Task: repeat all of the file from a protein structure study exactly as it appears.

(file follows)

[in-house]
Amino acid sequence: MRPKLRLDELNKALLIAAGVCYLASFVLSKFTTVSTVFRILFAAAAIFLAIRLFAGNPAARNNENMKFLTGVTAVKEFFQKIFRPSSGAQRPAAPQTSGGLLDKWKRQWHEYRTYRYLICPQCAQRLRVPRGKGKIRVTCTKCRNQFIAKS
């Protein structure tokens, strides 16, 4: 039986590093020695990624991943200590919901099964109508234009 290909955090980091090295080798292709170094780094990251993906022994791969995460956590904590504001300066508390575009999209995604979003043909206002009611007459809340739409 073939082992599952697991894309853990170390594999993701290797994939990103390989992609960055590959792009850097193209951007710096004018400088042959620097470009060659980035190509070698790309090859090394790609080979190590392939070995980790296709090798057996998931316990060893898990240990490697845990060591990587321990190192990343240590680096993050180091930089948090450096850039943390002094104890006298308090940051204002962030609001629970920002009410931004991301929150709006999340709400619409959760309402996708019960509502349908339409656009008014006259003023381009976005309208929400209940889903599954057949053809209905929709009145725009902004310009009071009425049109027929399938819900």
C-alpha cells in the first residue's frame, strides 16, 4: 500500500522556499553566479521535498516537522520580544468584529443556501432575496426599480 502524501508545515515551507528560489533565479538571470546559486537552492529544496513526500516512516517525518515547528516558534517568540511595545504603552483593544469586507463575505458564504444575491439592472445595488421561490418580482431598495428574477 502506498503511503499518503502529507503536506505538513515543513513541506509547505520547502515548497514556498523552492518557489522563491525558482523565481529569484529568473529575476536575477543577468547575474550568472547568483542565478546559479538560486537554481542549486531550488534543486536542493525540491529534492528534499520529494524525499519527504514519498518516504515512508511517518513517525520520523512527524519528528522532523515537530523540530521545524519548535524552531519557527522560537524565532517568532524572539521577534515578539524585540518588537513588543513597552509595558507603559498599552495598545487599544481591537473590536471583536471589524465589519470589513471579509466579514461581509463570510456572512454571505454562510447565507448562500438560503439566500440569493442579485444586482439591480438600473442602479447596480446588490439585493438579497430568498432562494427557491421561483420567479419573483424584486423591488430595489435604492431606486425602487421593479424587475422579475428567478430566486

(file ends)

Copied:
[in-house]
Amino acid sequence: MRPKLRLDELNKALLIAAGVCYLASFVLSKFTTVSTVFRILFAAAAIFLAIRLFAGNPAARNNENMKFLTGVTAVKEFFQKIFRPSSGAQRPAAPQTSGGLLDKWKRQWHEYRTYRYLICPQCAQRLRVPRGKGKIRVTCTKCRNQFIAKS
């Protein structure tokens, strides 16, 4: 039986590093020695990624991943200590919901099964109508234009 290909955090980091090295080798292709170094780094990251993906022994791969995460956590904590504001300066508390575009999209995604979003043909206002009611007459809340739409 073939082992599952697991894309853990170390594999993701290797994939990103390989992609960055590959792009850097193209951007710096004018400088042959620097470009060659980035190509070698790309090859090394790609080979190590392939070995980790296709090798057996998931316990060893898990240990490697845990060591990587321990190192990343240590680096993050180091930089948090450096850039943390002094104890006298308090940051204002962030609001629970920002009410931004991301929150709006999340709400619409959760309402996708019960509502349908339409656009008014006259003023381009976005309208929400209940889903599954057949053809209905929709009145725009902004310009009071009425049109027929399938819900």
C-alpha cells in the first residue's frame, strides 16, 4: 500500500522556499553566479521535498516537522520580544468584529443556501432575496426599480 502524501508545515515551507528560489533565479538571470546559486537552492529544496513526500516512516517525518515547528516558534517568540511595545504603552483593544469586507463575505458564504444575491439592472445595488421561490418580482431598495428574477 502506498503511503499518503502529507503536506505538513515543513513541506509547505520547502515548497514556498523552492518557489522563491525558482523565481529569484529568473529575476536575477543577468547575474550568472547568483542565478546559479538560486537554481542549486531550488534543486536542493525540491529534492528534499520529494524525499519527504514519498518516504515512508511517518513517525520520523512527524519528528522532523515537530523540530521545524519548535524552531519557527522560537524565532517568532524572539521577534515578539524585540518588537513588543513597552509595558507603559498599552495598545487599544481591537473590536471583536471589524465589519470589513471579509466579514461581509463570510456572512454571505454562510447565507448562500438560503439566500440569493442579485444586482439591480438600473442602479447596480446588490439585493438579497430568498432562494427557491421561483420567479419573483424584486423591488430595489435604492431606486425602487421593479424587475422579475428567478430566486